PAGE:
Despite coming under heavy selling pressure earlier in the week the pair has since risen over 100 pips for the week against the USD after ECB’s Trichet succeeded in calming market tensions during the latest ECB press conference. In particular the sell off was attributed to unconfirmed market chatter that the French sovereign rating was to be put on watch negative, which despite being denied by various officials led to the yield spread widening between the French 10y and the German 10y Bund and consequently weighed on the EUR currency. Also, Apart from fretting over the Iberian Peninsula, it was the uncertainty regarding Belgium which has had a caretaker government since the last election in mid-June that attracted the majority of the attention. However, the anti-EUR stance was then reversed in the second half of the week when ECB’s Trichet hinted that the central bank is prepared to ease its hawkish stance which in turn prompted speculation of a “shock and awe” style bond buying program. Still, even though Trichet failed to deliver the sought after program, a combination of touted aggressive peripheral bond buying by the ECB and the fact that banks will continue to make full use of 1-week, 1-month and 3-month REFI ops at full allotment proved to be enough to tip the sentiment in favour of the bulls. As a result, the move higher saw the pair clear the 10DMA at 1.3274 and then close above the key 100DMA at 1.3330, with the 21DMA at 1.3501 seen as the next key target.
Similarly to the EUR, GBP finished higher against the USD this week as the sovereign debt crisis concerns that plagued the Eurozone in recent weeks abated. In addition, a round of strong PMI readings underpinned the view that the BoE was right to refrain from expanding its Asset Purchase Facility (APF). Still, gains were somewhat muted and the pair failed to break key levels which suggests that the Bearish pattern remains in place with the key resistance level seen at the 100DMA at 1.5722. Much of this underperformance was largely due to the fact that the ECB succumbed to market pressure and announced that it is to keep providing funds for banks in 1-week, 1-month and 3-month REFIs at full allotment. However a stronger EUR currency may yet prove to be a burden for the Eurozone, while in the mean time the BoE will continue to enjoy the competitive advantage that a weaker GBP brings to the UK economy.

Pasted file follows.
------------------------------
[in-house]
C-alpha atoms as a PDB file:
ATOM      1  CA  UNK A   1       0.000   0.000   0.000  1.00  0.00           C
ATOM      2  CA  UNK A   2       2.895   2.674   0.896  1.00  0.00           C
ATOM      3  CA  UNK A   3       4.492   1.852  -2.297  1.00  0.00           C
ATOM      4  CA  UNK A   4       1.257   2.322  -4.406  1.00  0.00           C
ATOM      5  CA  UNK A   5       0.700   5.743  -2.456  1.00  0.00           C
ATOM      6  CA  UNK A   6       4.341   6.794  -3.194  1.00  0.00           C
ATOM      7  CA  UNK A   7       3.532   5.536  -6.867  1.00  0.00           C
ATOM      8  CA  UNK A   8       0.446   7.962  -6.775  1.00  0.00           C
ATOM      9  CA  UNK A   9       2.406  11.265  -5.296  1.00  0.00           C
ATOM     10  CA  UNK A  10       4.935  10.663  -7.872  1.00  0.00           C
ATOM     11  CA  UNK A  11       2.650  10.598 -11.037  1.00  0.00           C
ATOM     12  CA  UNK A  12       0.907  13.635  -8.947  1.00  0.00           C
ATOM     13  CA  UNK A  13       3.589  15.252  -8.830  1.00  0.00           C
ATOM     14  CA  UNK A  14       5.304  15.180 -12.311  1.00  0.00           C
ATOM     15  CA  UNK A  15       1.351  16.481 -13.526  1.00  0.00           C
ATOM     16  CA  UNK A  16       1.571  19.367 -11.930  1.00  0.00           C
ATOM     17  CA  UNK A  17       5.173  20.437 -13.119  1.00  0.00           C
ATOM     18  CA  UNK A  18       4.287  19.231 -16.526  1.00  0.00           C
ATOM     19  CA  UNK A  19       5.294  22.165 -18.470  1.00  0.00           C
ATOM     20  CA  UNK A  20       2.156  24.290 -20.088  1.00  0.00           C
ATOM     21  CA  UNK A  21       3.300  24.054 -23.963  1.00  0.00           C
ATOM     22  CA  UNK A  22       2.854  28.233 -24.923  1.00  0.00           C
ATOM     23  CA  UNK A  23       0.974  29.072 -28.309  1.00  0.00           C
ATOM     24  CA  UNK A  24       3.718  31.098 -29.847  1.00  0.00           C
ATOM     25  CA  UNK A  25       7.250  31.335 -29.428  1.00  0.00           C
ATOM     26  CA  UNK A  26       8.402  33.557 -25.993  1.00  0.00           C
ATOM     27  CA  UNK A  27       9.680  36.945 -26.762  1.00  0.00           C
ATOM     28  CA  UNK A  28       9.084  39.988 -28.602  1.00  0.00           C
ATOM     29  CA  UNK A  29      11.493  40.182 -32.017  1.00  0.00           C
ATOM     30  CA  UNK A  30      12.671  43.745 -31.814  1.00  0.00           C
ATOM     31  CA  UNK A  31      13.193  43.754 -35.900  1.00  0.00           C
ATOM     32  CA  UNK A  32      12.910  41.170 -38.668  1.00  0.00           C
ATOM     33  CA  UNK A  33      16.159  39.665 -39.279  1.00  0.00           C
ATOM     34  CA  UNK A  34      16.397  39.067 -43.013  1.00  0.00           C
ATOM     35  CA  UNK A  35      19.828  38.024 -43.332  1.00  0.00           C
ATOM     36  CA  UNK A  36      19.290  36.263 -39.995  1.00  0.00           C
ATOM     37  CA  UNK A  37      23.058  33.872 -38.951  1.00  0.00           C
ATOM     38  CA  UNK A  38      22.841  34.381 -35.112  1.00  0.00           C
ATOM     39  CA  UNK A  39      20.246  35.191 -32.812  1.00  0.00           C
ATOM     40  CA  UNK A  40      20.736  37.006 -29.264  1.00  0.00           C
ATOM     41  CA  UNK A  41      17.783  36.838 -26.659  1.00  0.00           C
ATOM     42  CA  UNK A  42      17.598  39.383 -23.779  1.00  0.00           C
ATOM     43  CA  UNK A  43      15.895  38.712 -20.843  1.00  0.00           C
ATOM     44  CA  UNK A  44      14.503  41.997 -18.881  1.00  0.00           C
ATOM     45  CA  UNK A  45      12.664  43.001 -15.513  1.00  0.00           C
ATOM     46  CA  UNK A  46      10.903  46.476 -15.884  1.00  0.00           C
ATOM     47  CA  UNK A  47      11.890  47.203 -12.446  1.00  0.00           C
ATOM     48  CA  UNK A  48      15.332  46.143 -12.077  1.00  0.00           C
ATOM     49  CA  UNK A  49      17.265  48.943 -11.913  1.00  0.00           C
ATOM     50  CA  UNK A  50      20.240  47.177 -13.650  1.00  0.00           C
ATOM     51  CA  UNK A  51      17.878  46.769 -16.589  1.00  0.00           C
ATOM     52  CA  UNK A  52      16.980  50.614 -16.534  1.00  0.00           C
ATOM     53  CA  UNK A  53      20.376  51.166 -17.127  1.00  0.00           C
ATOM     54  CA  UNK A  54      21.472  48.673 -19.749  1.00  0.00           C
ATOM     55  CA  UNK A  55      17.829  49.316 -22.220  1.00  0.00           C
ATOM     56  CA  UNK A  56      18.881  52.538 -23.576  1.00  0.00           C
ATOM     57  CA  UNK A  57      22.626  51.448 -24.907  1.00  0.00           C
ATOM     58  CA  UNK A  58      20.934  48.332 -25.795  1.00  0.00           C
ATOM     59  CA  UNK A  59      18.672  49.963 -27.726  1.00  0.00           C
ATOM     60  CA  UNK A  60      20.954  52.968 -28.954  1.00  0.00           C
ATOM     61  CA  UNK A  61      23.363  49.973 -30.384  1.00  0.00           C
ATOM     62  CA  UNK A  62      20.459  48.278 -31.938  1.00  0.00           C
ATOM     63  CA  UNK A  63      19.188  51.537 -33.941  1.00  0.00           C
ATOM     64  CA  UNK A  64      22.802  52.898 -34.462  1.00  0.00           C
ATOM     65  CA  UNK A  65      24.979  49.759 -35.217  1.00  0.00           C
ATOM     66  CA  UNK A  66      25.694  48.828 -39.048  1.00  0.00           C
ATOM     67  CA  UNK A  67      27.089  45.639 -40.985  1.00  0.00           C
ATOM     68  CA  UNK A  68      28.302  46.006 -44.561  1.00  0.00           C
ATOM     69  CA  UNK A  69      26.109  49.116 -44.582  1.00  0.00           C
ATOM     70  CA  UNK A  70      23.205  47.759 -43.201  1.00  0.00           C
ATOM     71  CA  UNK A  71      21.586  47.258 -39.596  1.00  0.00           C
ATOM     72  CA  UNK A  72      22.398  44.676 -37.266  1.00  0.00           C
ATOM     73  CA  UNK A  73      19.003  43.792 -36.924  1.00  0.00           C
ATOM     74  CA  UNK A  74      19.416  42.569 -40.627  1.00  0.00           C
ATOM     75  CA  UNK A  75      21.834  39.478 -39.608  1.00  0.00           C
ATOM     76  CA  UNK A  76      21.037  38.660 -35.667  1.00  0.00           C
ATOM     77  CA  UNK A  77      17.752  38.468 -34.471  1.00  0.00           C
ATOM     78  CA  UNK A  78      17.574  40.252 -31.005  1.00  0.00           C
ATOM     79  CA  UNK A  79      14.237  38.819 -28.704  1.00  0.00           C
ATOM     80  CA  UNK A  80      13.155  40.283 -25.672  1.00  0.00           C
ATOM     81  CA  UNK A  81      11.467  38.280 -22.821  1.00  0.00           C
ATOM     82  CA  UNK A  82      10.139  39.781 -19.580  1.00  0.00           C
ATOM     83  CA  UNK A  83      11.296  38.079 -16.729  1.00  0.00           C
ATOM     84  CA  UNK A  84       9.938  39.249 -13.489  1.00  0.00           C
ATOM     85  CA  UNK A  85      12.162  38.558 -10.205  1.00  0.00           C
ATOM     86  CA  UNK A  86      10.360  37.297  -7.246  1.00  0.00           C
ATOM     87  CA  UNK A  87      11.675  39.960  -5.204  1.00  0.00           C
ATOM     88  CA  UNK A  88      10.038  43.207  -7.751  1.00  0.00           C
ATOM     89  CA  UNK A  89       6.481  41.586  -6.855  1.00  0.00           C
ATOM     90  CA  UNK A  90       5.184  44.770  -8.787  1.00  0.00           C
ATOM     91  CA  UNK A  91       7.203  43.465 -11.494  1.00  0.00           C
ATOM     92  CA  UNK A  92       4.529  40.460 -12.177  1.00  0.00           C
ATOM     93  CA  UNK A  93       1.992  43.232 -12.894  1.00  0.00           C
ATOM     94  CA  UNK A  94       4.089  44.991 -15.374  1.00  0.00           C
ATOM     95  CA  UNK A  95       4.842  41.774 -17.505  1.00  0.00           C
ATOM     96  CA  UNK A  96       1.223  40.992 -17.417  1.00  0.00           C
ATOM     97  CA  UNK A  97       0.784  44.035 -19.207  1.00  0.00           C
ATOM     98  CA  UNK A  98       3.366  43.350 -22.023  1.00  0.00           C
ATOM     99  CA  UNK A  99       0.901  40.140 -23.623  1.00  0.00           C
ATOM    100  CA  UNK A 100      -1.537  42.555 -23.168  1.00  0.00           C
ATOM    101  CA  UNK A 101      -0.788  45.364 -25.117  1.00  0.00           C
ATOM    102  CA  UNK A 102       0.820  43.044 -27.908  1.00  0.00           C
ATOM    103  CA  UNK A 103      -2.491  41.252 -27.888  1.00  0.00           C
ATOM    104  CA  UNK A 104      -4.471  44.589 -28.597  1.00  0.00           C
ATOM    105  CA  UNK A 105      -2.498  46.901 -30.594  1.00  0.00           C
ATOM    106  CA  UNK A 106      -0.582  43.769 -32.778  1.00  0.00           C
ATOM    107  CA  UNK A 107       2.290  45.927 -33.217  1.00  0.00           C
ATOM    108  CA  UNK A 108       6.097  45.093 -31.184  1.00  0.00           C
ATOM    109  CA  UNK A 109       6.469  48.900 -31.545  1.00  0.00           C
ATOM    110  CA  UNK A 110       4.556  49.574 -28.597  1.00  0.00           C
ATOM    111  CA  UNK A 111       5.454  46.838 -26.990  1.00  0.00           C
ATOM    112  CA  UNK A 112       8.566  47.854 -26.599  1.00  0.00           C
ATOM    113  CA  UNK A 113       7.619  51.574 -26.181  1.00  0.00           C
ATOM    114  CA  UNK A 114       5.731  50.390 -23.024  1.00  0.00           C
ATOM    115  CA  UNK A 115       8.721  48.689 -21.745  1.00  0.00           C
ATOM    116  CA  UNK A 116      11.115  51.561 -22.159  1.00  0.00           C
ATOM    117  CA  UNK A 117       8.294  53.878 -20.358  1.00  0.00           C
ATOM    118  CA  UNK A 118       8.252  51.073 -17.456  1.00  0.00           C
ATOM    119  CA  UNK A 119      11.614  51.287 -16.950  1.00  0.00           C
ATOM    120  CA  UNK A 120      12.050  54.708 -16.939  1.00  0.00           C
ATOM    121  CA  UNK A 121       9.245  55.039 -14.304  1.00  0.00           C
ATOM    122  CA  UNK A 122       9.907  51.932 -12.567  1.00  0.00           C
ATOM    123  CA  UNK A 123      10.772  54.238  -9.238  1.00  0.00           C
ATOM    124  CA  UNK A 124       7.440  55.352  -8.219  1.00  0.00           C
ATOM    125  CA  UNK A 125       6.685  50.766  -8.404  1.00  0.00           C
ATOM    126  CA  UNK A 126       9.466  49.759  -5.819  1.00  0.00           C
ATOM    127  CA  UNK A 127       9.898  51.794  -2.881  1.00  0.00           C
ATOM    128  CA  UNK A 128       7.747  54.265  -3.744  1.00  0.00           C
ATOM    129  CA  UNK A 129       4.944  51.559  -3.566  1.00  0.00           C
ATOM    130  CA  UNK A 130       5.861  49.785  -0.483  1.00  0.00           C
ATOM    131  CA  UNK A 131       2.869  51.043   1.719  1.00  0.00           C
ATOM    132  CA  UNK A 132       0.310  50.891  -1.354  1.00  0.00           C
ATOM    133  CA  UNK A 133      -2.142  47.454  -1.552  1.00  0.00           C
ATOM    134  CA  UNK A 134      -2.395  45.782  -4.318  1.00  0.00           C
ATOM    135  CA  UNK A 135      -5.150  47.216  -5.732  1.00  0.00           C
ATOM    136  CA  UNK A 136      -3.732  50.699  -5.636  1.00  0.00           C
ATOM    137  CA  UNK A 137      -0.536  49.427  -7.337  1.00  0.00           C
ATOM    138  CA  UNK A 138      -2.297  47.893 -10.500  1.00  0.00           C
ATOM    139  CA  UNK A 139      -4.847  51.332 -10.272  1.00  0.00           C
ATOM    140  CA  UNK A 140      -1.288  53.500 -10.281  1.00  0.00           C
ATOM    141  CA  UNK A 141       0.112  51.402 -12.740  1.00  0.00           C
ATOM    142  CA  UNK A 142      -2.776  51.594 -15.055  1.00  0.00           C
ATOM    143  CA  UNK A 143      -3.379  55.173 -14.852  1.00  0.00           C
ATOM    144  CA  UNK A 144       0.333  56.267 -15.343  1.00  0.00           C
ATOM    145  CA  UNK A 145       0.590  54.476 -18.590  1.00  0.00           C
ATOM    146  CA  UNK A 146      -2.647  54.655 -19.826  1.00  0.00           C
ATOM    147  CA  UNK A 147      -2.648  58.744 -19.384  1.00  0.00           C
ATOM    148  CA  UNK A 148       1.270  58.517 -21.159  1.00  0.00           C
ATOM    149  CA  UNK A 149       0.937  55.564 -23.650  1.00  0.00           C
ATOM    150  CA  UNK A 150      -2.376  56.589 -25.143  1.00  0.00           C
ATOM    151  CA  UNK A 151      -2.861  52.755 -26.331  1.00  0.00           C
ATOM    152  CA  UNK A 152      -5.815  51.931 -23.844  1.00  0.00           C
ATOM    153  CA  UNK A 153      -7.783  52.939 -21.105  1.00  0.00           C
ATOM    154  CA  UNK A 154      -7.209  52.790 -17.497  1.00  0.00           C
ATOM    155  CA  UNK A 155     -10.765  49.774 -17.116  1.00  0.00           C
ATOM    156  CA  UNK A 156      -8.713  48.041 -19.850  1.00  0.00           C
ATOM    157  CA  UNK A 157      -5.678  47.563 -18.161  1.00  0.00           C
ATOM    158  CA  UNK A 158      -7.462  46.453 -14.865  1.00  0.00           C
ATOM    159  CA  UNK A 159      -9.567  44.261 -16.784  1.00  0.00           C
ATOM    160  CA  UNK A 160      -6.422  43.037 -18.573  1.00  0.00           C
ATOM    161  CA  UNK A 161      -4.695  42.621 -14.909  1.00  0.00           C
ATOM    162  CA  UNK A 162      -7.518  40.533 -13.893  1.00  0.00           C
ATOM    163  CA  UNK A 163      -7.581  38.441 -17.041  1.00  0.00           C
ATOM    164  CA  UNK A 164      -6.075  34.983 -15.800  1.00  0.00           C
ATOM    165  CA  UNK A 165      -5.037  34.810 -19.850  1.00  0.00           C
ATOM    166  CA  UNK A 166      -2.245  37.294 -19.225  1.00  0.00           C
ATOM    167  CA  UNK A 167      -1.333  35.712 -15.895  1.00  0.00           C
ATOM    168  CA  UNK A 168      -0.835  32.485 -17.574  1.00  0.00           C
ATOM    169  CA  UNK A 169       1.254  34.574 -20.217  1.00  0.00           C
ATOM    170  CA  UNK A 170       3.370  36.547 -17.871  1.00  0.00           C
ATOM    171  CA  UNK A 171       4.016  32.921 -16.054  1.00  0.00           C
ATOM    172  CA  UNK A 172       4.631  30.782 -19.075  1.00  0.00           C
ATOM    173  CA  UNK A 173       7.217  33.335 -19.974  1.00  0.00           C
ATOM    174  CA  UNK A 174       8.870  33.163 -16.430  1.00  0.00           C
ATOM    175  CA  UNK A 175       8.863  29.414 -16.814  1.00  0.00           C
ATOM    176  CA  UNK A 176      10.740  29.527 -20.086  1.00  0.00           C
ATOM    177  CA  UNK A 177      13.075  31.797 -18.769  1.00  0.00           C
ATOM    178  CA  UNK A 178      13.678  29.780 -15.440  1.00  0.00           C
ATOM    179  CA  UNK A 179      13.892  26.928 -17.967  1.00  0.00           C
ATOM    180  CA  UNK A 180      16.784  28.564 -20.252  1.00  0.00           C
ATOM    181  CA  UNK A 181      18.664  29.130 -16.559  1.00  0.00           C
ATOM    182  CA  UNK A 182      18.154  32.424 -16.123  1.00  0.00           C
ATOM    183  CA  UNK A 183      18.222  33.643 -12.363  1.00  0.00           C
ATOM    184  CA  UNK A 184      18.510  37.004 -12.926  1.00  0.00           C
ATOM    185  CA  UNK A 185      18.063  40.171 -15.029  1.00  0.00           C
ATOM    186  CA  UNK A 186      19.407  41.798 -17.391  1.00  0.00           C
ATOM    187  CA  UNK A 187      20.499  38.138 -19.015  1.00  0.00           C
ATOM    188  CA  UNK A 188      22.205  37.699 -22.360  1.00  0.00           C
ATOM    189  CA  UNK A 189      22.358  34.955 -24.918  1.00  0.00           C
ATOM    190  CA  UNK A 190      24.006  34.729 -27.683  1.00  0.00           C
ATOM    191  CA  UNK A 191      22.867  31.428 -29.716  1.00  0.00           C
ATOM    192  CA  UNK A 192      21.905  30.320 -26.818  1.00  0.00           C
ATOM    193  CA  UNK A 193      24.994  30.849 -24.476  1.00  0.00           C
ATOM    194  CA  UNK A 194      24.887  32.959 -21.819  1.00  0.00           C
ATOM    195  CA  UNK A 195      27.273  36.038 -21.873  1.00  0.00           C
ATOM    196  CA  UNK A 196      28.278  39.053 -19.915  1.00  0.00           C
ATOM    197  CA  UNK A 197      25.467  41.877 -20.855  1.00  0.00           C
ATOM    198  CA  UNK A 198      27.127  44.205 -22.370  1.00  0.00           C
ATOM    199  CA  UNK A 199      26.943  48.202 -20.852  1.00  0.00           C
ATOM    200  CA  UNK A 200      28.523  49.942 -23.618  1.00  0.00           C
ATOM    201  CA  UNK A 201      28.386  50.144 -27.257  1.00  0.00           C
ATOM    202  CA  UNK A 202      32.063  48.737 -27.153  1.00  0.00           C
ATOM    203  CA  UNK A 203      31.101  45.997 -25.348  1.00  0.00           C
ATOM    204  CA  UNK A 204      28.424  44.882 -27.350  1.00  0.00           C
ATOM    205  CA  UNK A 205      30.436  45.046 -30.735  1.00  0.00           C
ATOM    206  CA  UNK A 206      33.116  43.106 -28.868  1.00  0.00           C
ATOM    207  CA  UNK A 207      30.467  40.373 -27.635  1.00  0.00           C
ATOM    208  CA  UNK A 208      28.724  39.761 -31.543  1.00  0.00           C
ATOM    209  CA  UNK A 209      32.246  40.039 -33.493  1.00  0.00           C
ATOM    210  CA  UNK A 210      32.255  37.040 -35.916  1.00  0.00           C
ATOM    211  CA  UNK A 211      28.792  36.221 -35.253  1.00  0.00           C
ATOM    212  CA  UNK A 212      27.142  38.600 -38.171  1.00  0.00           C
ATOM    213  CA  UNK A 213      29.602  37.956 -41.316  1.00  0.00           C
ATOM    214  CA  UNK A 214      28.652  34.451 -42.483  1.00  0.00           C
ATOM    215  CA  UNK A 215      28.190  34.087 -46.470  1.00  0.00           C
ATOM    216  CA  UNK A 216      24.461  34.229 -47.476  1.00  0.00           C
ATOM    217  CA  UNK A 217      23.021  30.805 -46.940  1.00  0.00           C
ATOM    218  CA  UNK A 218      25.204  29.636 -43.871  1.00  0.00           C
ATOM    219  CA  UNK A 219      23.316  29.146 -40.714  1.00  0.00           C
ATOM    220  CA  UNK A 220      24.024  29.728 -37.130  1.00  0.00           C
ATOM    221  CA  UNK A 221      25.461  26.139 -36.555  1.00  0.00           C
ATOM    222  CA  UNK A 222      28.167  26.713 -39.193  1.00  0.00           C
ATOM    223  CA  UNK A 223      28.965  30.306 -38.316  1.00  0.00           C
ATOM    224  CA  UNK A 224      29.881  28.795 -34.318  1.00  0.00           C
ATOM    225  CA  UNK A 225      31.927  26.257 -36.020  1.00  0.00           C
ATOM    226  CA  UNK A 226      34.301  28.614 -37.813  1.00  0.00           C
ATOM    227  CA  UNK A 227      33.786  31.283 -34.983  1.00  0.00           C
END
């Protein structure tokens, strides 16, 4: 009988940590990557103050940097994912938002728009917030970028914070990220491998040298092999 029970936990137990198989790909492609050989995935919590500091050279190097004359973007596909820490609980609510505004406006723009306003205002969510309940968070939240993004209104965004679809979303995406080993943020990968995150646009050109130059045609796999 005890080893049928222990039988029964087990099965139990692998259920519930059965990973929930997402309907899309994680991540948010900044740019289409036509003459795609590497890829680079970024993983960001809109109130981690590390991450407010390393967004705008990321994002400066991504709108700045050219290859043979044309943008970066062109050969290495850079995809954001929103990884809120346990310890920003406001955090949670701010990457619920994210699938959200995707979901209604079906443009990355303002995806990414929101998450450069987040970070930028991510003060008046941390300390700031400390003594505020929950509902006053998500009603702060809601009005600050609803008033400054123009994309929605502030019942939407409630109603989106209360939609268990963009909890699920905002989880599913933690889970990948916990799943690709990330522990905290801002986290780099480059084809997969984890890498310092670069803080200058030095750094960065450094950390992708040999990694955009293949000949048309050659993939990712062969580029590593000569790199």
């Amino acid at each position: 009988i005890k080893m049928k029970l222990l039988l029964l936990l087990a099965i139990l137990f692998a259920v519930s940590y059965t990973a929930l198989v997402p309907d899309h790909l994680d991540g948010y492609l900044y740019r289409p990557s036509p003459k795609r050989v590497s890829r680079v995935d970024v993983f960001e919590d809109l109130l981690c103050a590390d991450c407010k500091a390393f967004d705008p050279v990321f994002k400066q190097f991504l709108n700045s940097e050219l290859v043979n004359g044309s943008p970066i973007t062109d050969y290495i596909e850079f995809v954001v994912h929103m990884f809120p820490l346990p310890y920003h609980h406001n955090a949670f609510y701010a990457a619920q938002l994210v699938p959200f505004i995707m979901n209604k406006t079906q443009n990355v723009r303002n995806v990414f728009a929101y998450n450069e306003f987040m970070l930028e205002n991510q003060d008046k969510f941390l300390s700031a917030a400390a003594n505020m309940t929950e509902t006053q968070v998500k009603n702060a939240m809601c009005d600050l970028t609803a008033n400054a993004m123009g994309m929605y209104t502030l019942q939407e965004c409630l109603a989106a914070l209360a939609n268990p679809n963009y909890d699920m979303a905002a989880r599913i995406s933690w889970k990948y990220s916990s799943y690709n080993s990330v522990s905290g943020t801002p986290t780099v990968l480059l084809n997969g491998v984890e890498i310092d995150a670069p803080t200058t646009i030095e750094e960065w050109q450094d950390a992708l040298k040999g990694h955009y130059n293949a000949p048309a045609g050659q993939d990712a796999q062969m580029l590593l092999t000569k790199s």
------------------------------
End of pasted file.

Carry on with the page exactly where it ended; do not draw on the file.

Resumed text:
The pair finished the week lower amid a weaker USD which reversed its recent trend higher following a move by the ECB to keep full allotment on 1-week, 1-month and 3-month REFIs. Aggressive USD weakness on Friday post a dismal Non-Farm Payrolls report saw the pair slip below the key 10DMA at 83.64 and also the 21DMA at 83.07 which suggests that JPY will now become the “risk averse” currency which will likely lead to renewed JPY appreciation and in turn prompt speculation of intervention by the BoJ. Also worth noting it is becoming increasingly obvious that current PM Kan is struggling to keep power, with much of the dissatisfaction stemming from the poor handling of foreign policy issues such as China and Russia.
Compiled from Goldman Sachs, Talking Forex and Zero Hedge